Great Depression

Robert W. Black

Robert W. Black during the interview.

Interview of Robert W. Black for the Elizabeth V. and George F. Gardner Digital Library an initiative of the Cumberland County Historical Society. Black discusses growing up on a farm in Gardners, Pennsylvania during the Great Depression.

Watch an interview of Col. Black conducted by the Army Heritage and Education Center.

Down Memory Lane

My father was District Attorney from 1904 to 1907 and built a house on South College Street in Carlisle, at the corner of Graham Street, in 1910. The way it happened was this. Wilbur F. Sadler was judge of Cumberland County at the time. He had been elected, for the second time, in 1904 in a bloody battle with John Wetzel in which each side was reputed to have spent $100,000, a huge sum in those days.

From Depression Street to Prosperity Avenue: Turning the Corner with Roosevelt in Cumberland County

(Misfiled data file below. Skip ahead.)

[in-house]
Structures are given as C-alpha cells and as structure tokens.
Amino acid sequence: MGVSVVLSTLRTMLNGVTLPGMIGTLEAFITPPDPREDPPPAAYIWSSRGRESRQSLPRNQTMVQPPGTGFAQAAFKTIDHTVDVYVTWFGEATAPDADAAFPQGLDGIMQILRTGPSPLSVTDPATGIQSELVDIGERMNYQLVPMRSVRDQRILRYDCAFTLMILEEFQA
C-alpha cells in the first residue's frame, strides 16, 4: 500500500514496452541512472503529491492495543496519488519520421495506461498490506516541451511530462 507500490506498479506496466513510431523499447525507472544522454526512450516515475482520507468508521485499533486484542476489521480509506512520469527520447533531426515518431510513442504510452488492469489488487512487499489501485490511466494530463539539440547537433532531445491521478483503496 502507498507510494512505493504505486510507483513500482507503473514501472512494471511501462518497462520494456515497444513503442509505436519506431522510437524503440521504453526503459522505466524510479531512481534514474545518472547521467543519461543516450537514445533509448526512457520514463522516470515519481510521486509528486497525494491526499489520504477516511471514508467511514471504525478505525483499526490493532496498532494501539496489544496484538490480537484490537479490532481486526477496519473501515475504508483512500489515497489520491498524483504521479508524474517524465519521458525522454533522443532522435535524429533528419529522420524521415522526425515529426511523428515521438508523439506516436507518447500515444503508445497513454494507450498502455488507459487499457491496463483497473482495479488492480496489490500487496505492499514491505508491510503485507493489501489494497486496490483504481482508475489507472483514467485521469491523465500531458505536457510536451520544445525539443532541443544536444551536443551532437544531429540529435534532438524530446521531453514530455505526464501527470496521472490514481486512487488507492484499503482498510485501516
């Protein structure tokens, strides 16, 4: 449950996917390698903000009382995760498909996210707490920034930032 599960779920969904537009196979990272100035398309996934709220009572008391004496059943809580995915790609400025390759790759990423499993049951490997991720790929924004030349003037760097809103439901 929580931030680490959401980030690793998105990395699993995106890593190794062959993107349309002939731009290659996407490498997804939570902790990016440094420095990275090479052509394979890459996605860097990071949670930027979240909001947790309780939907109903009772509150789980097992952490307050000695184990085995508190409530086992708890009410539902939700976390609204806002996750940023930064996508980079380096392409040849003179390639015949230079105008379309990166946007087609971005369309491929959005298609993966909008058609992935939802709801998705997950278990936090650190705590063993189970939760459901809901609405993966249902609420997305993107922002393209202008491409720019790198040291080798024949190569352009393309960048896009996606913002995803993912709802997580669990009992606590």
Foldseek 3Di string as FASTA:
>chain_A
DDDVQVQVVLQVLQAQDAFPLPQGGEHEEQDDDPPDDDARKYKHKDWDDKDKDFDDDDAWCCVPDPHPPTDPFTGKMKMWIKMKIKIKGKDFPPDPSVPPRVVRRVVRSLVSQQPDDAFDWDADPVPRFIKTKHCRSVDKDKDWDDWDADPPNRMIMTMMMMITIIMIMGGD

America has been traditionally seen as the "land of opportunity" where anyone who is willing to work hard enough can become rich. Indeed, it was on this basis that generations of immigrants were lured to America in the belief that they could build a better life for themselves here. During the 1920s, however, many Americans thought that they had found a way to become rich without having to work hard by investing in the stock market.

Helen P. Sowers (Women in World War II)

Interview with Helen Sowers at her home in Mt. Holly Springs Pennsylvania on July 15th 2002 as a part of the Cumberland County Women During World War II Oral History Project. Sowers discusses growing up during the Great Depression in Mount Holly Springs, Pennsylvania, working in the C. H. Maslands and Sons factory, and as a volunteer airplane spotter in Mount Holly Springs. Sowers also talks about the difficulty of rationing for a large family.